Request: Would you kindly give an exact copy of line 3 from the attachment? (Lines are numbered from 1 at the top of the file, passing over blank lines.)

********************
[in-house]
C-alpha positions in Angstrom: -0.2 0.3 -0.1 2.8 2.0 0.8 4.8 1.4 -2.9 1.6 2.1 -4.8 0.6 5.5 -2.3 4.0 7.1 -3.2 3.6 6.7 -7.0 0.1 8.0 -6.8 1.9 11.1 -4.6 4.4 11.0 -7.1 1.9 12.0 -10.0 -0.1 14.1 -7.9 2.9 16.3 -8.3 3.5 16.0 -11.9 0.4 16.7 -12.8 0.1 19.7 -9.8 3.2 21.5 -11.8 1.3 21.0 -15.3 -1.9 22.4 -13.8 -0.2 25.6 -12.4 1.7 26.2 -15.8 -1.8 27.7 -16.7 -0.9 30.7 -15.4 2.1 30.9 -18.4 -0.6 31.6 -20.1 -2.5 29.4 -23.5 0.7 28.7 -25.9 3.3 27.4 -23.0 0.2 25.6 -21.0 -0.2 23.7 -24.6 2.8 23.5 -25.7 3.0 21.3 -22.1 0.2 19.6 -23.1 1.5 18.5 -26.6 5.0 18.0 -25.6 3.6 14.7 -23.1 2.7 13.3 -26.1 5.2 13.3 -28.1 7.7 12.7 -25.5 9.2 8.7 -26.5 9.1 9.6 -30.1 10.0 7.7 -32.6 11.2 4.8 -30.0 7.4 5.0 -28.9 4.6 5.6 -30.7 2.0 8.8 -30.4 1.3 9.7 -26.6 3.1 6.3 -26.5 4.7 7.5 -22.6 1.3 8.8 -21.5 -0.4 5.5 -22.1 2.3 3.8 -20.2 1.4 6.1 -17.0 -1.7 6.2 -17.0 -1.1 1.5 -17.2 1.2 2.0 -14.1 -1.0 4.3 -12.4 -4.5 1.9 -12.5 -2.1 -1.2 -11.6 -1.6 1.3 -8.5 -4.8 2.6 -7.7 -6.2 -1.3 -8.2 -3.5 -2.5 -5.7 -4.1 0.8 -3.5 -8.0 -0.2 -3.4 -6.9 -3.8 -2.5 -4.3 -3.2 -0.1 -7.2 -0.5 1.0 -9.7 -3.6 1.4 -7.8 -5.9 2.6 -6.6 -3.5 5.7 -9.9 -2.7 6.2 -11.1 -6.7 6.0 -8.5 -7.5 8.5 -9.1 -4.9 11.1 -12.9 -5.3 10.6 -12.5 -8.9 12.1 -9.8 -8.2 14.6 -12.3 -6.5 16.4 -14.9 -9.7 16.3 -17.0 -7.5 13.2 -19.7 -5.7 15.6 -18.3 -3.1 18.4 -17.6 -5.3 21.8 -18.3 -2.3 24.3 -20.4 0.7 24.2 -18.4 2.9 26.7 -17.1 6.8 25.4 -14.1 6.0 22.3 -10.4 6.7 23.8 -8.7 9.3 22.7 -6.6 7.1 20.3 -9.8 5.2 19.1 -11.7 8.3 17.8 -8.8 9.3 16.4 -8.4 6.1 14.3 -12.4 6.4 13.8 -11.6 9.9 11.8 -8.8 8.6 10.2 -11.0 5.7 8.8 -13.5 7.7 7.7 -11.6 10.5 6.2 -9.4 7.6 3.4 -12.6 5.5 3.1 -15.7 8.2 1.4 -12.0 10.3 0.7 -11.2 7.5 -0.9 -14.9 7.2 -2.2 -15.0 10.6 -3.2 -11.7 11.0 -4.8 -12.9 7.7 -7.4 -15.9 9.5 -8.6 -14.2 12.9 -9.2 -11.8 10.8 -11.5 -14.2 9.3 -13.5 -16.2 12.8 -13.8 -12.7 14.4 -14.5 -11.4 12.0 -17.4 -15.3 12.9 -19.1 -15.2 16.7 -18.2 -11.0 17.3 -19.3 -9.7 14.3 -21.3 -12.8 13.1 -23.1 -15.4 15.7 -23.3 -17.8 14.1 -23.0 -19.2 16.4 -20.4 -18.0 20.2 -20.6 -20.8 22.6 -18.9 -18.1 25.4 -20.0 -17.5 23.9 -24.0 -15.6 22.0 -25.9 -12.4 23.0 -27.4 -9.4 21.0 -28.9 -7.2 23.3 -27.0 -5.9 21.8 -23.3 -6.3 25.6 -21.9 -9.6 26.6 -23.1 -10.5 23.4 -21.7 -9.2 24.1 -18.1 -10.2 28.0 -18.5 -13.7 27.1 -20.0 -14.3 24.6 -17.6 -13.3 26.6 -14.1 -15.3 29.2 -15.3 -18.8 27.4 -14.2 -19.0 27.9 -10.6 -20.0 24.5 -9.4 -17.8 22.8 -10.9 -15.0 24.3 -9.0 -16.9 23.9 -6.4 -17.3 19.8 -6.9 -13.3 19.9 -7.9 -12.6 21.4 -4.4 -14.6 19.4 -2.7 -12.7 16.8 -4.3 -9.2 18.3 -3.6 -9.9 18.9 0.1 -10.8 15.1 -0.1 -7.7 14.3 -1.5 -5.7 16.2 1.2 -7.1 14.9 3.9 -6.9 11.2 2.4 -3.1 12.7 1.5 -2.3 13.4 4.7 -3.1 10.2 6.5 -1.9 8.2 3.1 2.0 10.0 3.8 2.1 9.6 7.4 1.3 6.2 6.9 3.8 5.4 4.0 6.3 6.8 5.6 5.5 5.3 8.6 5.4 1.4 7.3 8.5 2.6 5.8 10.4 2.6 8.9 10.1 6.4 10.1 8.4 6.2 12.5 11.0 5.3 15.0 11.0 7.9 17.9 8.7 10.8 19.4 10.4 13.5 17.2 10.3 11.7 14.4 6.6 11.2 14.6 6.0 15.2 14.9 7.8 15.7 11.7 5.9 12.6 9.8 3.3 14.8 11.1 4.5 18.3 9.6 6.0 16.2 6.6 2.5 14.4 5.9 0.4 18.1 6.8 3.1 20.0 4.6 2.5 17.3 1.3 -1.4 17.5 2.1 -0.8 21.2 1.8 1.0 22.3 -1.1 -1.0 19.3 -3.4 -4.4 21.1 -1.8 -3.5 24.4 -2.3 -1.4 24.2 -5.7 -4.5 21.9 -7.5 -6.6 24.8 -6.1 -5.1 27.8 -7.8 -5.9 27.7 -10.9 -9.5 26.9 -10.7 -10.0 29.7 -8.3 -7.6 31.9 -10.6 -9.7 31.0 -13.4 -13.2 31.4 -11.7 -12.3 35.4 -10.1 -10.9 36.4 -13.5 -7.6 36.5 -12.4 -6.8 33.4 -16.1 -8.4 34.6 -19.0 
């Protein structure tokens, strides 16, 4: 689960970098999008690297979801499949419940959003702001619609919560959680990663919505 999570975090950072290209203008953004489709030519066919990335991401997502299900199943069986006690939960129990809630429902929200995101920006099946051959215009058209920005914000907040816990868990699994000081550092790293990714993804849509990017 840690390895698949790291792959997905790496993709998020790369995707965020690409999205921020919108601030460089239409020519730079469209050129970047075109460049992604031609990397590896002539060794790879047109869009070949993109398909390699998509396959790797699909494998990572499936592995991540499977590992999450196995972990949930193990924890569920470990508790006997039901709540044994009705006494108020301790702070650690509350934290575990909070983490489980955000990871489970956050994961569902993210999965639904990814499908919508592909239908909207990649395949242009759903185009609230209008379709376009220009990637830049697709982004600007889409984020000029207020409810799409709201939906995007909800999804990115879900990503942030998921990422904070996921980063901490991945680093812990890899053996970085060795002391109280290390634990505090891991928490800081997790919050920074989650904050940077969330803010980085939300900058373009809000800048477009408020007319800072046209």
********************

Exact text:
């Protein structure tokens, strides 16, 4: 689960970098999008690297979801499949419940959003702001619609919560959680990663919505 999570975090950072290209203008953004489709030519066919990335991401997502299900199943069986006690939960129990809630429902929200995101920006099946051959215009058209920005914000907040816990868990699994000081550092790293990714993804849509990017 840690390895698949790291792959997905790496993709998020790369995707965020690409999205921020919108601030460089239409020519730079469209050129970047075109460049992604031609990397590896002539060794790879047109869009070949993109398909390699998509396959790797699909494998990572499936592995991540499977590992999450196995972990949930193990924890569920470990508790006997039901709540044994009705006494108020301790702070650690509350934290575990909070983490489980955000990871489970956050994961569902993210999965639904990814499908919508592909239908909207990649395949242009759903185009609230209008379709376009220009990637830049697709982004600007889409984020000029207020409810799409709201939906995007909800999804990115879900990503942030998921990422904070996921980063901490991945680093812990890899053996970085060795002391109280290390634990505090891991928490800081997790919050920074989650904050940077969330803010980085939300900058373009809000800048477009408020007319800072046209």